To Make It In IT, Hard And Soft Skills Are Needed

using the computer close up

Impressive job candidates in information technology often have a slew of technical skills and proven experience to catch the eye of employers, but in order to support that they're the best pick for the role, something extra is needed. Specifically, more employers are recognizing the importance of soft skills in IT workers and are basing their hiring decisions off of these traits.

In a new survey by CareerBuilder and Sologig, the vast majority of IT employers - 76 percent - believe that soft skills (less tangible skills associated with one's personality, such as a positive attitude) are just as important as hard skills (skills that are learned to perform a specific job function and can be measured, such as operating a computer program). What's more, 16 percent of IT employers say soft skills are more important than hard skills when evaluating candidates for a job.

What does this mean for your job search and your career path? Read on to find out what employers are really looking for, as well as how soft skills can affect your job security in IT.

Top-rated soft skills by employers
Though it doesn't hurt, smiling in an interview isn't enough to convince a hiring manager that you possess soft skills or know how to apply them. These qualities may be more intangible, but quantifying your abilities and how you've demonstrated them is what will win an employer over. First, keep in mind what kind of soft skills employers are interested in.

The top 10 most popular soft skills IT companies say they look for when hiring include:

1) Candidate has a strong work ethic – 68 percent
2) Candidate is dependable – 68 percent
3) Candidate has a positive attitude – 63 percent
4) Candidate is self-motivated – 61 percent
5) Candidate is organized, can manage multiple priorities – 53 percent
6) Candidate is an effective communicator – 53 percent
7) Candidate works well under pressure – 52 percent
8) Candidate is team-oriented – 50 percent
9) Candidate is flexible – 47 percent
10) Candidate can learn from criticism – 41 percent

Next, look for specific examples of how you've used these soft skills to win over a client, move a project forward, solve a co-worker conflict or pick up new business. While hiring managers may be looking for soft skills that show a candidate can be a good cultural fit, the exceptional candidate will demonstrate how he used his soft skills to go beyond what was asked of him.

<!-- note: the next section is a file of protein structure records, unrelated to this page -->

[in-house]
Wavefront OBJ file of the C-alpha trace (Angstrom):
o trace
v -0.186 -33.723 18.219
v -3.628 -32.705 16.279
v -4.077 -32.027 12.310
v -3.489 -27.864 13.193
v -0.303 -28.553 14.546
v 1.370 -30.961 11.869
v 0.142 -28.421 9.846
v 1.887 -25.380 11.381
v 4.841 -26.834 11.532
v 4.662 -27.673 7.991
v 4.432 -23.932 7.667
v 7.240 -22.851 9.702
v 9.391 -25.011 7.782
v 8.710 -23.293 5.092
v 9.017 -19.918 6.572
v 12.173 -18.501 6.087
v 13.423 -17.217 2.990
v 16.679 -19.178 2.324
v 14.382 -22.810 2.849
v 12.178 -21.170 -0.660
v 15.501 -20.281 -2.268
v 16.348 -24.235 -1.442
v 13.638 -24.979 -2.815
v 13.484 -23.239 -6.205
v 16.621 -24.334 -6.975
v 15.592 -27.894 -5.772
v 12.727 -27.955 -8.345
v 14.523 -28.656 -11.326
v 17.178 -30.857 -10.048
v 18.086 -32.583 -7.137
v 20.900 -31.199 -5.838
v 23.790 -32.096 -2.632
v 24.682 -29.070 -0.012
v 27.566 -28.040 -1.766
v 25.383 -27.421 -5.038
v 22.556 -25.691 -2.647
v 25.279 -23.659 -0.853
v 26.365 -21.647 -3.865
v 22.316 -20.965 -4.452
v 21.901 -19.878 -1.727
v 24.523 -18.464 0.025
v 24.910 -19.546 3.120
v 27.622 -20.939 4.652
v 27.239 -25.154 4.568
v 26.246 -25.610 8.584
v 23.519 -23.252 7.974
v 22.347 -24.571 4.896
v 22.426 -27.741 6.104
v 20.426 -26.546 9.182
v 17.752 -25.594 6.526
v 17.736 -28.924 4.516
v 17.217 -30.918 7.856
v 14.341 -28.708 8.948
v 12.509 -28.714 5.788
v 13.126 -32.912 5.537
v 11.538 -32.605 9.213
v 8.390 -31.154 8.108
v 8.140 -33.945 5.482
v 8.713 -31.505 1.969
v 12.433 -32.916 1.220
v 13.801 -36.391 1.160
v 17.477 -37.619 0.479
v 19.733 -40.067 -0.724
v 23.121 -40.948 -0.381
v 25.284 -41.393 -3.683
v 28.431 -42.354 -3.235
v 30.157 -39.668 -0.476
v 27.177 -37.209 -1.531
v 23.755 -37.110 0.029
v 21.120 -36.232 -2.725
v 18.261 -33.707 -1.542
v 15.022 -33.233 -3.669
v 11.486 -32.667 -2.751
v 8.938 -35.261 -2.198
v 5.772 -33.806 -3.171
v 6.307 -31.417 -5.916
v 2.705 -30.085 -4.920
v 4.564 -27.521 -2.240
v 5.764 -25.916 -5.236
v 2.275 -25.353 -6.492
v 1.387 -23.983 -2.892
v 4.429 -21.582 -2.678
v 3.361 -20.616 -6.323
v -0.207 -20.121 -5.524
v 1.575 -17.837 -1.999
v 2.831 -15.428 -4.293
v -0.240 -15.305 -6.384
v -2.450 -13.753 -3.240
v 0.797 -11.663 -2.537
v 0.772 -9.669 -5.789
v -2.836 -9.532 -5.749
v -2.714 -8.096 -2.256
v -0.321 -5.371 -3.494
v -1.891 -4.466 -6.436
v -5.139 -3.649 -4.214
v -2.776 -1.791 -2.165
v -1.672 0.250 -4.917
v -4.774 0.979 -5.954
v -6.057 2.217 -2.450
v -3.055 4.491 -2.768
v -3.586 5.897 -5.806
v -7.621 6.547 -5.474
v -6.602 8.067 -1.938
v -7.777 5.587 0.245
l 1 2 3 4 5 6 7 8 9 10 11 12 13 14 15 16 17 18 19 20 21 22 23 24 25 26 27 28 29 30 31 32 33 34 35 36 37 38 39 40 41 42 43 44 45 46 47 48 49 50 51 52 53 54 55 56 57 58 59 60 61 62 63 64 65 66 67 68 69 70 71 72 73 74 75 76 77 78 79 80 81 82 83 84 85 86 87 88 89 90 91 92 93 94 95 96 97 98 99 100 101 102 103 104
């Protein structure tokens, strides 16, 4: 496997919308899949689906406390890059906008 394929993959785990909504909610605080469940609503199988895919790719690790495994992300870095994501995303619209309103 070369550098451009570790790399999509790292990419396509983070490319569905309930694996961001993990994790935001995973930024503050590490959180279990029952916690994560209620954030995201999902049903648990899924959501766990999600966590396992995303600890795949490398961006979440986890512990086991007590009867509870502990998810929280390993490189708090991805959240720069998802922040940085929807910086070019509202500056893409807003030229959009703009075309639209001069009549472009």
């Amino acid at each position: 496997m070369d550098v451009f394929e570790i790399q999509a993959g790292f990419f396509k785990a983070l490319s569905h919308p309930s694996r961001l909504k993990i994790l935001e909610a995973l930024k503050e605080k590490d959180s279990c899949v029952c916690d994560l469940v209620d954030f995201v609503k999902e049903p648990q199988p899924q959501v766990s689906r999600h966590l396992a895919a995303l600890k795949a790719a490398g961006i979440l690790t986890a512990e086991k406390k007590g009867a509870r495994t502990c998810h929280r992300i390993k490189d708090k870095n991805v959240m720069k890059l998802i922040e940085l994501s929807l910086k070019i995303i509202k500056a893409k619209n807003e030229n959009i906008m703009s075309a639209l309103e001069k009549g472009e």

Soft skills and job security
IT jobs can quickly be moved offshore as more countries compete for technological roles that can be done remotely. This can be bad news for local job seekers pursuing a good job with good pay.
However, soft skills can actually provide job security in some cases, according to research in the new book "The Talent Equation" (co-authored by CareerBuilder CEO Matt Ferguson, Lorin Hitt of the Wharton School and Prasanna Tambe of NYU), which suggests that the IT jobs least likely to be offshored are those that require frequent interpersonal interactions.

"We believe that the worker who can successfully merge right and left brain skills - the social/strategic with the technical - is the 'killer app' of the modern, knowledge-driven labor market," the authors write. "Technology professionals may find it beneficial to focus on soft skills - such as advanced communication or business management - in addition to their mastery of technical niche."

As with any other industry, job seekers in IT stand the best chances when they have an arsenal of skills, expertise and education to offer to employers. And while technical skills and abilities are an essential part of the job, possessing strong soft skills can have an influence on which candidate is chosen and which jobs are kept local - all important factors for job seekers to be aware of.

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